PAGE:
Motherhood Literature + Art

Taking Care of Time by Cortney Davis

Pinterest LinkedIn Tumblr +

Review by Anna Limontas-Salisbury


When nurses around the world began to make urgent pleas for Personal Protective Equipment (PPE) in the fight against Covid-19, it was as though no one knew that nursing could be dangerous. Why become a nurse? Nurse Practitioner and poet Cortney Davis answers these questions in her book of sonnets and prose, Taking Care of Time.  

Nursing is a profession that calls for physical contact of care and comfort, revive and sometimes prepare for release of the body.

“Selling Kisses at the Door” is a poem steeped the magic of nursing. The narrator ending her shift enters a diner where the needy desire her attention, as if it were medicine.

as if I were Florence Nightingale or little sister to the hookers
who loitered outside the diner door. And yet,

pausing here there and there to press my lips to those sad lives,
I recognize the power of my first foray into healing. (4)

But nurses are not magicians. The healing comes with extensive training exhibited in Surgical Rotation, “The Nurses First Autopsy and Nursing 101.”

I learned how cells collide then meld and peel into spheres,
multisided like soccer balls or Rubik’s Cubes
I stabbed oranges until my hands ran with juice, then patients (3)

This detail “stabbing oranges” marks a time when white stockings and Clinic Shoes were part of the uniform; when nurses were mostly women and only residents wore scrubs.

“Teaching CPR” is a list poem of step-by-step directions for cardiopulmonary resuscitation. It’s narrated by Annie, the training mannequin developed for CPR. The poem would be a refreshing introduction to a CPR workshop.

Intubation is a word we hear a lot lately due to the current deadly respiratory infection. Intubation is the insertion of a tube into the throat to help maintain airflow into a patient’s lungs. In Intubating the Corpse, the poet paints a disturbing scene:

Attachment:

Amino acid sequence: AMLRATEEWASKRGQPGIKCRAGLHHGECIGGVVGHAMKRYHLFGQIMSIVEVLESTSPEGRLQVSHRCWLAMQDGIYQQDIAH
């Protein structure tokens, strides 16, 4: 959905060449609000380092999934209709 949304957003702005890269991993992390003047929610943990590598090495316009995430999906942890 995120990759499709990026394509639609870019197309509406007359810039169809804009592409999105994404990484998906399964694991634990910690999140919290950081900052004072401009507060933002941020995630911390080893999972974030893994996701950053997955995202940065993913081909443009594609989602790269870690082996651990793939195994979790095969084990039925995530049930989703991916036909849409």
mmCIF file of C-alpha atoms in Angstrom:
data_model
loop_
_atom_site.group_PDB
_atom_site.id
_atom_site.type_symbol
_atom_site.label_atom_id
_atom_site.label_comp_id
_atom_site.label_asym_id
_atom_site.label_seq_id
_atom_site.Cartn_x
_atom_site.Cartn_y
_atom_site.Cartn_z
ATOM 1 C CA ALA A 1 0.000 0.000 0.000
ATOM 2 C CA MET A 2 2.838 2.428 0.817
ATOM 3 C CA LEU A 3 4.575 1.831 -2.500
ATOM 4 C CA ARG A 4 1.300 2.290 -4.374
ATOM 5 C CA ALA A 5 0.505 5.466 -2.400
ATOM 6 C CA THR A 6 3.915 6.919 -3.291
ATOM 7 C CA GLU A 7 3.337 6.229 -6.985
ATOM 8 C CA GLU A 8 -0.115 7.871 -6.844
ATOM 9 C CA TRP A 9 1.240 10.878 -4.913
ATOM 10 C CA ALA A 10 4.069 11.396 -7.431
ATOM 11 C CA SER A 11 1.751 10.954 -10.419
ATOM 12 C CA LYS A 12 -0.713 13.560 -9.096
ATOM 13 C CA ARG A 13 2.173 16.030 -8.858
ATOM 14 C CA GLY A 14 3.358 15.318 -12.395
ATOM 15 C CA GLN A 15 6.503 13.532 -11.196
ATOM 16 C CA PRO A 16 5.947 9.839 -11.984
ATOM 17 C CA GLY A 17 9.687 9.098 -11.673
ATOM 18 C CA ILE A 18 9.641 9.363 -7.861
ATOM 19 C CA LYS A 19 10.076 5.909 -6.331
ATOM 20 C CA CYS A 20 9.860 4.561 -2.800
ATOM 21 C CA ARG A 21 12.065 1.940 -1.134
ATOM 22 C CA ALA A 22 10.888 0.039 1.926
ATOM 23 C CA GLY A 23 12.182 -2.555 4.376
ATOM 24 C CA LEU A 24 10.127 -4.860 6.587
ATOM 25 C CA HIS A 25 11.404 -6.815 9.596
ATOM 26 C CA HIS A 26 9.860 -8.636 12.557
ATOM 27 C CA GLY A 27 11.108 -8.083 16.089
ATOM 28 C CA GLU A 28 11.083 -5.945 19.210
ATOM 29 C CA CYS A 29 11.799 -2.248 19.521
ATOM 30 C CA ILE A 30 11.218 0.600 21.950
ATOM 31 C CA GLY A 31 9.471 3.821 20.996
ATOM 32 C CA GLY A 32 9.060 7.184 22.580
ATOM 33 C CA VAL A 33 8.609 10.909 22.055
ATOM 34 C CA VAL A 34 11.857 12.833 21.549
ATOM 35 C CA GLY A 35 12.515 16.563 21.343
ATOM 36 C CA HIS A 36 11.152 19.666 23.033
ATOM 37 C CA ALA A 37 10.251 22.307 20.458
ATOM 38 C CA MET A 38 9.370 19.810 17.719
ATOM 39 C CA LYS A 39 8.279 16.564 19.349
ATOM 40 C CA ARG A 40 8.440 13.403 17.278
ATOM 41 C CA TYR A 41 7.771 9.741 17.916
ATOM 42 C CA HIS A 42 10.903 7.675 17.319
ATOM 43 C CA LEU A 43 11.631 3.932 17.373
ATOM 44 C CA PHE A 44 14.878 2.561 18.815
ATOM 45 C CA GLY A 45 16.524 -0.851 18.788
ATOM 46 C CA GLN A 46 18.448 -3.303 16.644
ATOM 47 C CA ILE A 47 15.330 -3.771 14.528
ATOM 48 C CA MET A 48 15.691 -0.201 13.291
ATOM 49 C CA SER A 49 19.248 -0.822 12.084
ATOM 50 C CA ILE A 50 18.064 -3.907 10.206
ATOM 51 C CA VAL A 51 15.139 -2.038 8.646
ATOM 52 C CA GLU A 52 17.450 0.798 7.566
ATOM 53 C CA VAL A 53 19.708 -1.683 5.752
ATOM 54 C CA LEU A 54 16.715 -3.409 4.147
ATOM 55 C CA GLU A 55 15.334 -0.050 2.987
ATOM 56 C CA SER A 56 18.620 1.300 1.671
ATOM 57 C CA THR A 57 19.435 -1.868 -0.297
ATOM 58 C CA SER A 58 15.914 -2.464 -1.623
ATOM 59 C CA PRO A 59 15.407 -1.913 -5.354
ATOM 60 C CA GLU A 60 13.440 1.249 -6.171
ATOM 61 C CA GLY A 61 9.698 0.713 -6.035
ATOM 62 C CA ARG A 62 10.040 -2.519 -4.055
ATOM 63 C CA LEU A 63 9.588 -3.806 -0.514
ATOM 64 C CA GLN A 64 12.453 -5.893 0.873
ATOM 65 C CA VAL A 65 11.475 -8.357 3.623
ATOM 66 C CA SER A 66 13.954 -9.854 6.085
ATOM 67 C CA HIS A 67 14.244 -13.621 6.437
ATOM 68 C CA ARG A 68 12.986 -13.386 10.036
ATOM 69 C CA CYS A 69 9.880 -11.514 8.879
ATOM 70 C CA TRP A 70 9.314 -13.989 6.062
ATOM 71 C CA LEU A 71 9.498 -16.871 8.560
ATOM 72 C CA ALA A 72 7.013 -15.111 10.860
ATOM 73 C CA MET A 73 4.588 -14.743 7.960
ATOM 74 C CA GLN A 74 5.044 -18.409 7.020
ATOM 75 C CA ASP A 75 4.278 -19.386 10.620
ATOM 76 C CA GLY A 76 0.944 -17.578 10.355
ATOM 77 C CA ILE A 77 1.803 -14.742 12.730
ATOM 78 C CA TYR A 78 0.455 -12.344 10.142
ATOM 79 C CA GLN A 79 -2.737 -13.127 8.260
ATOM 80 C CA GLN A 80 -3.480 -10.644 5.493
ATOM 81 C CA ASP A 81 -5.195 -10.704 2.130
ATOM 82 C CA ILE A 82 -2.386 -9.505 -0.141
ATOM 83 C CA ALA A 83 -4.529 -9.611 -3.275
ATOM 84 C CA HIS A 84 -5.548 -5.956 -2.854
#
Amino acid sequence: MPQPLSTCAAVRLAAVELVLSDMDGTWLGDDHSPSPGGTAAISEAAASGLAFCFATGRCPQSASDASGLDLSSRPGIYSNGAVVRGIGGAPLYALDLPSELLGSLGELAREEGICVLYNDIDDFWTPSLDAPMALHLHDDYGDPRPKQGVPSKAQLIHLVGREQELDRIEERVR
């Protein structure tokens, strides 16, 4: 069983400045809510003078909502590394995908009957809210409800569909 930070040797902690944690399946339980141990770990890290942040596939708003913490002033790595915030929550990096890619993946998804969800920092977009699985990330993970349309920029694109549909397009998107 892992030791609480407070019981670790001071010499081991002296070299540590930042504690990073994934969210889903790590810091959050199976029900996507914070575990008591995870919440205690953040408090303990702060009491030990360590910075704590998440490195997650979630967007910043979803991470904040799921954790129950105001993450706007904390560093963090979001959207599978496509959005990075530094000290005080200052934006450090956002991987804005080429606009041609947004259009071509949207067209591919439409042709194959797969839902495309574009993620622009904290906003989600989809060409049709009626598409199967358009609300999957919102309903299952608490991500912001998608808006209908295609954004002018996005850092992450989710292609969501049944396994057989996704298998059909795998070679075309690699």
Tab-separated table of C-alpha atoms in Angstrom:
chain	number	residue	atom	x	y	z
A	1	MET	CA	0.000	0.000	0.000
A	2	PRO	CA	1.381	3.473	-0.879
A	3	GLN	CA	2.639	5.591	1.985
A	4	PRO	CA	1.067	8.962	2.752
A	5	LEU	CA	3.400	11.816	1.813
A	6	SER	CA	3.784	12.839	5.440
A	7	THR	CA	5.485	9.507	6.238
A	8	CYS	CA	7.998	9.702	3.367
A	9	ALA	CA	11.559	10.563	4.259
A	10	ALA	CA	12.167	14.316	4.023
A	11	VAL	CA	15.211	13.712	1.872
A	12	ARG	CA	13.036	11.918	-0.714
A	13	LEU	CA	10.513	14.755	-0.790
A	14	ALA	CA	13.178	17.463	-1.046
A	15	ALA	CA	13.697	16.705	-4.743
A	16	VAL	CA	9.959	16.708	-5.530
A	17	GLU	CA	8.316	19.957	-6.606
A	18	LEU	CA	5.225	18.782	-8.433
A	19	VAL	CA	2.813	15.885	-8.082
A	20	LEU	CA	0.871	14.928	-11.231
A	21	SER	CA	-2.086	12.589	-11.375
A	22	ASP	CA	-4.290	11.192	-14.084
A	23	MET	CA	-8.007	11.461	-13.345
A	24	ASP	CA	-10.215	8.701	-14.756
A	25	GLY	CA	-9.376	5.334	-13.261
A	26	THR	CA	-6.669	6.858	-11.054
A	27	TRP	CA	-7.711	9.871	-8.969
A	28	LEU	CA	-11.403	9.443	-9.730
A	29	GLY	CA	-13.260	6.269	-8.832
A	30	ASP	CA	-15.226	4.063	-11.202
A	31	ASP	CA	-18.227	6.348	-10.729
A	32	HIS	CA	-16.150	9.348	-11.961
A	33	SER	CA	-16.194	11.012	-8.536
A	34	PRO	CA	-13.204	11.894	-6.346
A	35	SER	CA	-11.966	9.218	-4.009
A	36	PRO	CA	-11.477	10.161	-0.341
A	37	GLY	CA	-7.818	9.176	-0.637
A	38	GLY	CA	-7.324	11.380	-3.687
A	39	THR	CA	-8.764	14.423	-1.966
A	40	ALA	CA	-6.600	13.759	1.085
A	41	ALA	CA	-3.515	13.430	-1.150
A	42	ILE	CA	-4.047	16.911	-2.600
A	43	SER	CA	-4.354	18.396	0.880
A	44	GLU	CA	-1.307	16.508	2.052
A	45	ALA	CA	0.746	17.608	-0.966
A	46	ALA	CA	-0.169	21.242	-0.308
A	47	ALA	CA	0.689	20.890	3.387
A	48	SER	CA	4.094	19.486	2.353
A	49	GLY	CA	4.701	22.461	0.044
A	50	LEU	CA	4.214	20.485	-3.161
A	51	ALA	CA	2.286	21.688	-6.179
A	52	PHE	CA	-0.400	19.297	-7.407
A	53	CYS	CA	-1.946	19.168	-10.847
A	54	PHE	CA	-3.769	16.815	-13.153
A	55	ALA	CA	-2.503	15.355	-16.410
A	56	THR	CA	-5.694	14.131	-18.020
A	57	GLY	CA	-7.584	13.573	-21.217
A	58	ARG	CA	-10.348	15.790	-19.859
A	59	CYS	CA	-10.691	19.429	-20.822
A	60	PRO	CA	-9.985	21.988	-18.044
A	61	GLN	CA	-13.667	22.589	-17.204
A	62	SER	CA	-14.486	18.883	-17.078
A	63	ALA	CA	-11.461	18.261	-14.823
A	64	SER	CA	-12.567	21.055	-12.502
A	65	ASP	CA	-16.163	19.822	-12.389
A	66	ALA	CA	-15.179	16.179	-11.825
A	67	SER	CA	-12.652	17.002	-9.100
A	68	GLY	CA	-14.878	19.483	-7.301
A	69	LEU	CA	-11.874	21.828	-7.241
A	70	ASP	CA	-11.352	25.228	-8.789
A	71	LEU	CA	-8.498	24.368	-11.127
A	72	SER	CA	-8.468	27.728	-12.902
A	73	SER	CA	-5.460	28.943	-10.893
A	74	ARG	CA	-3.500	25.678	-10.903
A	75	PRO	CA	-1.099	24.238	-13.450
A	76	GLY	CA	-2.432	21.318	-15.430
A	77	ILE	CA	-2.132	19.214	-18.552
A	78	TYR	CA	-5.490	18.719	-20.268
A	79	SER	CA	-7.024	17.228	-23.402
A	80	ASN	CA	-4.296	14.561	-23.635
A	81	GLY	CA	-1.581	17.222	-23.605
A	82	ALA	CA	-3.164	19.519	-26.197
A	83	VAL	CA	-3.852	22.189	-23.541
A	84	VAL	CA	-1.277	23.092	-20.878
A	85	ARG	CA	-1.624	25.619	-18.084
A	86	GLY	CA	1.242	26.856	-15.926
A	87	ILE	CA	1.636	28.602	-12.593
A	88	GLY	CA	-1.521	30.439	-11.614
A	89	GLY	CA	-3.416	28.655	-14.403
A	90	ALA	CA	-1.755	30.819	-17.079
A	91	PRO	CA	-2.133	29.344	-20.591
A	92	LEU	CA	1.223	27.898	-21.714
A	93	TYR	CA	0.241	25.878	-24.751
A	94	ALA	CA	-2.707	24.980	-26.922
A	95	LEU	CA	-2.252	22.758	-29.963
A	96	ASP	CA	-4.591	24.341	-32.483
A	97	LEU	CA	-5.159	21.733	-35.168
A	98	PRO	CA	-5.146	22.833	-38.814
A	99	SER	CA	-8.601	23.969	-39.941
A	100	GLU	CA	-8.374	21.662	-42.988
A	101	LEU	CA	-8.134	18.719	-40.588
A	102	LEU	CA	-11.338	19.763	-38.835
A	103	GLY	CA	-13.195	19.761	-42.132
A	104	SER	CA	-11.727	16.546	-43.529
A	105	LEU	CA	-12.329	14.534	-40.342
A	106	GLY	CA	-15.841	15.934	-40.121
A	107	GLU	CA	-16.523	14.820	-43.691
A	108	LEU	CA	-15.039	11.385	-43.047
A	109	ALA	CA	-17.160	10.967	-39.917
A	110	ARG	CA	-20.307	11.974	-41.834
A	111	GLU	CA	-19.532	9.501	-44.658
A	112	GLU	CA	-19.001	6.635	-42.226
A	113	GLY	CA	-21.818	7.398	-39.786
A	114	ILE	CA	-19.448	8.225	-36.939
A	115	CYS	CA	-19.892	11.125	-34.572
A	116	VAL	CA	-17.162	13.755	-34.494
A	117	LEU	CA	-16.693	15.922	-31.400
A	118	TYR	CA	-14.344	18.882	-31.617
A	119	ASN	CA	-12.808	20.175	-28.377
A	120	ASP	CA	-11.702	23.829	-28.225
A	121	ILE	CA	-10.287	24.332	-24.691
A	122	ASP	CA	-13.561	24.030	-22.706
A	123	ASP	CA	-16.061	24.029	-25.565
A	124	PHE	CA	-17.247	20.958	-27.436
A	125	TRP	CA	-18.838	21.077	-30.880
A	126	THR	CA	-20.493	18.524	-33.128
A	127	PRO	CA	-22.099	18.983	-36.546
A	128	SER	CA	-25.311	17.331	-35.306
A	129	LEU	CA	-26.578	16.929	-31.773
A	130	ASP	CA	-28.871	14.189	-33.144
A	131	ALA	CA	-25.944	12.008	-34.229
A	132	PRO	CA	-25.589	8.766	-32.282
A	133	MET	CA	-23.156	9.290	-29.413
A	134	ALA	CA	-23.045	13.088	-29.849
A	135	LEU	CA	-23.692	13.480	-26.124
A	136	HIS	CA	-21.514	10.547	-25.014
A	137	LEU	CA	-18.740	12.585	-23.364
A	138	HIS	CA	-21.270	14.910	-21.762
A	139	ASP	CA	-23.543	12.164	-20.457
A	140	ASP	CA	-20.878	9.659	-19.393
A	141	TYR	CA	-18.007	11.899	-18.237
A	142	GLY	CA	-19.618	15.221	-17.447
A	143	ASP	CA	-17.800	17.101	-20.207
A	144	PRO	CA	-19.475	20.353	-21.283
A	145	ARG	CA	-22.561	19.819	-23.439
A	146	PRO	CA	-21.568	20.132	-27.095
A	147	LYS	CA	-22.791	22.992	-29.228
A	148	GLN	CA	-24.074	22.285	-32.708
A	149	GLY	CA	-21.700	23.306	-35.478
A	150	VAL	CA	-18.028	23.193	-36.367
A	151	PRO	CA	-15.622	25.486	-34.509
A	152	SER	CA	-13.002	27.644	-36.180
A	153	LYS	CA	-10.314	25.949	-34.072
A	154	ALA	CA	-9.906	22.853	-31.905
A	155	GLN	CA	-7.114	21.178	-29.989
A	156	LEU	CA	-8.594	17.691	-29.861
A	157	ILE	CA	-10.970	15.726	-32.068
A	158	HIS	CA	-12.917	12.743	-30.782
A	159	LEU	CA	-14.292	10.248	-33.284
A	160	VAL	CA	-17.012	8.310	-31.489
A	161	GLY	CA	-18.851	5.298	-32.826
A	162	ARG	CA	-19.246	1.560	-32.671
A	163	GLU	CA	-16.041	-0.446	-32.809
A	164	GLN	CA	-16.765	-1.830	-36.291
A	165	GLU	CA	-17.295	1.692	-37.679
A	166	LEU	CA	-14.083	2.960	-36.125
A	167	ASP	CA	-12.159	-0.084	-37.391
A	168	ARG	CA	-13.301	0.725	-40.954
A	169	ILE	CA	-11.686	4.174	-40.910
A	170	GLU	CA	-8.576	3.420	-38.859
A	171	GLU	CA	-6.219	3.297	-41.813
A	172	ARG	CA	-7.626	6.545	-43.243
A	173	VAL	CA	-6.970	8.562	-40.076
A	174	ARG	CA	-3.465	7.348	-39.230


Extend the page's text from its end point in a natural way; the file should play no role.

One takes the steel laryngoscope
And pries it in until the light

Finds the woman’s vocal cords.
There, a resident says, aim the tube. (12)

The phrases “seize her chin” and “pries” reminds the reader that medical practice is not always gentle. It is brutal.

The frustration of nurses tug of war with residents, doctors in training, is observed in lines like this one:

Finally we tire, lean with crossed arms
against the wall, the curtains drawn

To hide this scene from passerby. Nurses
watch, and speak only with their eyes. (12)

The poet has captured the line a nurse walks as both important caretaker and second class citizen, who must defer to doctors and residents.

The book takes an unexpected turn in the second section in the piece, “Becoming The Patient.”  In ten stanzas of narrative prose, the reader learns what it’s like for a nurse to become a patient coming out of an operation:

I saw like waking up dream, a nurse leaning over me
her arm so close all I could see were the blond hairs
and the glistening gold of the bracelet at her wrist
and in that second I thanked God for the beauty
of the bracelet and the arm. (32) 

A nurse turned patient suffers the same agonies and indignations of residents rushing in before dawn to examine with questions and poking.

five or six of them, a nightmare of men and women
asking how do you feel this morning
not waiting for a reply but rather
descending upon my body (33) 

In stanza 7:

In the hospital I wanted all night
for medication to lull or exhaustion to overcome
but pain meds only made me hyperaware
of the chatter of janitors on break
the hum of the family waiting room TV (35)

This poem is a deep dive into what it’s like to be a person halted by illness, a nurse who questions the care she gave others, doubt, lack of faith and self-pity:

suffering has exposed me: intolerant
confused, selfish, unloving (36)

In the last stanza, the poet reveals that as they as about to be released from the hospital,
those who cared for them, were just laid off.

As the pandemic in America reaches heightened isolation frustration, emotional fatigue, death trauma, fear of economic collapse, and social distancing over- load, let this book remind us that as many of us are anxious to get “back to our lives” nursing continues and nurses are in need of our attention. Listen to their pain and poetry.

Taking Care of Time by Courtney Davis
Michigan State University, Wheelbarrow Press, 2018
70 pp.
ISBN 978-1611862744


Anna Limontas-Salisbury is New York based educator, writer, poet and freelance multimedia journalist. Her poetry’s been featured in Emotive Fruition. She just completed her first featured poet performance with  Camperdown NYC, a new poetry reading series at Halyards, in Brooklyn.


Comments are closed.